But our Guide did not leave us there. We were pulled back in and told to paddle. Today the District Health Team had a meeting to discuss the findings of a recent inspection tour by a representative of the Belgian Technical Cooperation. I wasn’t sure it made sense for both Scott and I to try and attend, which led to a day-long cascade of implications of things not done from which we are still recovering. But we sensed the Guide saying paddle on this side and we went. The consultant was a Belgian doctor with 15 years’ experience all over Africa, but newly appointed to Uganda. He will work with the Ministry of Health centrally in Kampala, and this was his first fact-finding mission out to the field. He chose Bundibugyo! His first point: this district needs more doctors and the best way for that to happen is to send people from Bundibugyo to medical school. His second point: the personnel process in this district is so abysmal that the DDHS should consider appealing for all health personnel decisions to be transferred to the DDHS office. He had many other good points as well, about transparency in the finances of the district, and about the unfair allocation of funds (NHC sees 75-80% of the case load of the hospital with 5% of the funding level). It’s hard to express how amazing this was, that just as we were in the depths of despair about Jonah’s case, God sends an unlikely angel to call a meeting and bring up the very points that needed to be expressed. When he finished talking the DDHS invited me to comment, so I went into an impassioned plea about Jonah’s case. The Belgians were appalled. Everyone in the room agreed that the mismanagement of his case was inexcusable and that action needed to be taken immediately. I offered to come to their meeting with the people involved and cry if it would help; they said come but bring a panga. In other words it is time for serious action. I countered that our plan was to start transporting patients up to the doorstep of the chairman of the service commission if Jonah was not retrieved in some way.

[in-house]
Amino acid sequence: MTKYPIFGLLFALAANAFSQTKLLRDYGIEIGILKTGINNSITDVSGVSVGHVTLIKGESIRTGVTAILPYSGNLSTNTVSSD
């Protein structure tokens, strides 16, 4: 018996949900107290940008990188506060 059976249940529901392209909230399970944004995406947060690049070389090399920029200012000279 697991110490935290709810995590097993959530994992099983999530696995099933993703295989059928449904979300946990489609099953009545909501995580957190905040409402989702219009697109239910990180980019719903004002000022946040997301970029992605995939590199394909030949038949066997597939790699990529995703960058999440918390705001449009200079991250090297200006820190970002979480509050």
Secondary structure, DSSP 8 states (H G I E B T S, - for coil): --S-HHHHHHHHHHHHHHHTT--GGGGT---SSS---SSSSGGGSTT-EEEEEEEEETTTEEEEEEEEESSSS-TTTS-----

Then about three hours after we left the meeting we got a phone call: the relevant district leaders had all come together that very day, and decided that Jonah should be appointed with a full doctor’s salary retroactive to his actual start date, the first of March. Scott called Jonah, who had just reached Kampala on the bus. He said “Come back, they agreed to everything”.
So we’re out of this rapid for now, but we know that there are more Class V’s ahead. For Jonah as well as for us. God went to great lengths to orchestrate the timing of this week, and it is truly amazing to reflect upon the people whom He brought together to make things happen. So please keep praying. And there were several other little reminders today that I’m back in the raft and safely in the hands of the guide: a patient brought me a pineapple after we failed to find one in the market (!) just to make me laugh that God sees the small needs too. And in the midst of HIV patients there was one little kid whose record caught my eye—in the first week of his life I had written a note on him saying he weighed less than two pounds, was cold, weak, floppy, most likely severely infected and I remember thinking he would not live more than a few days, but we gave him his Nevirapine. Now he’s a good looking 24 pound 15 month old who is NOT infected with HIV. Amazing.